- Instructional. This I pushes that all of the previous Is are necessary to make quality educational games, which I’m not sure merits its own category. More interestingly, the concept of adaptable video games is discussed, and I agree that there is real possibility here: “Content that comes easily for the most gifted students causes those students to get bored as they wait for the teacher to work with their peers who did not assimilate the content as easily. Conversely, students who grapple with difficult concepts or content are often left behind if the teacher decides to challenge the students who understood the material with ease. An SEG with artificial intelligence could challenge the students who ‘get it’ and scaffold learning for those who do not.” This, I think, is the most promising area of both video games and web-based training (i.e. my) research – educational systems than can adapt themselves to the needs of the learner could dramatically alter the instructional landscape. Imagine a classroom where every student learned as their own pace – quick but not too quick – and everyone received the individualized attention they needed to excel. A bright future indeed.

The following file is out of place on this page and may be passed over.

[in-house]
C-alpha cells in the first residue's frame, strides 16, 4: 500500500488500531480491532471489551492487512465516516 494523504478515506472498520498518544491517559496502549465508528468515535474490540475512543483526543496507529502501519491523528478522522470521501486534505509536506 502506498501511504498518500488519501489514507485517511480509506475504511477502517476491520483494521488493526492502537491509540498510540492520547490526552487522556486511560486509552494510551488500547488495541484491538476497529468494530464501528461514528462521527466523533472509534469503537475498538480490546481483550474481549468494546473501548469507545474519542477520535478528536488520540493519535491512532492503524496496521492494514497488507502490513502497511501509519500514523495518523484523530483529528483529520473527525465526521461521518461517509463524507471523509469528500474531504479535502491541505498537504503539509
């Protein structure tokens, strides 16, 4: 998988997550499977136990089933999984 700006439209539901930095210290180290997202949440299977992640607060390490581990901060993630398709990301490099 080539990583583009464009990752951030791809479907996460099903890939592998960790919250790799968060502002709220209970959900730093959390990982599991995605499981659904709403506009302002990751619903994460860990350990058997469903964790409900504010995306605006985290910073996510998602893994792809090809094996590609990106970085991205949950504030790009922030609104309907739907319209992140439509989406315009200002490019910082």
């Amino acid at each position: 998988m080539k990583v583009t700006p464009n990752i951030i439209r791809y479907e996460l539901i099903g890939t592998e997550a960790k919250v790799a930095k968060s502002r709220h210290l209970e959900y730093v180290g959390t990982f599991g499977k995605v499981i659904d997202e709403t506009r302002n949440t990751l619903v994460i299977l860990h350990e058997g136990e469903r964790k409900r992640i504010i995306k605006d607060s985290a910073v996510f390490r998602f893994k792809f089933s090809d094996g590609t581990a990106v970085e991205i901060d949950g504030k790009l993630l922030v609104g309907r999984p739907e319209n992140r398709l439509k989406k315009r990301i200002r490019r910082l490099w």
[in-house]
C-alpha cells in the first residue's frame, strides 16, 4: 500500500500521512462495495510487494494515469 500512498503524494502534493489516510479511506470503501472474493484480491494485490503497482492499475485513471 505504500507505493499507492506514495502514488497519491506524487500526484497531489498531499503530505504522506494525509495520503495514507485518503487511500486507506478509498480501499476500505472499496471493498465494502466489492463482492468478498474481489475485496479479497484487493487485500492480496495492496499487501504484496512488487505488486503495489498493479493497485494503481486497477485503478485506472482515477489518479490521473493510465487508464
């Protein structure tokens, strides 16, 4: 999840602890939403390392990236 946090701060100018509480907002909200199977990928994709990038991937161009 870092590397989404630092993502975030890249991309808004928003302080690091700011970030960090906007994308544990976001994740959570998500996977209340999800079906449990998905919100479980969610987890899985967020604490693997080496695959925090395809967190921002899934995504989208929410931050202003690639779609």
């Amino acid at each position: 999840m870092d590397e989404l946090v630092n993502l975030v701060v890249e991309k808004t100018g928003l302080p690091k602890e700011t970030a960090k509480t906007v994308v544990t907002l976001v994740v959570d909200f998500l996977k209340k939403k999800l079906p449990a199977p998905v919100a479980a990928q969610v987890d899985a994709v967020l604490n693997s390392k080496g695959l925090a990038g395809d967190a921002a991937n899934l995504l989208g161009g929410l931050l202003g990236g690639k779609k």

So overall, is this model a good framework for educational game design? Sort of. The principles listed here are certainly interesting, and it may provide a starting point for research in this domain. These are certainly provocative issues to consider. But the use of a multi-layered circles-within-circles model? Probably not justified.
Perhaps more critically, no attention is paid to the value of this framework over previous or alternative frameworks for general instructional design. Is it really all that different to design educational games than it is to design in-person games? Does only the technology differ, or is there really something fundamentally different about these computer-based environments? I am not convinced that this current view offers anything incrementally valuable over generally accepted models of instruction, and this article provides little to try to convince otherwise.Footnotes: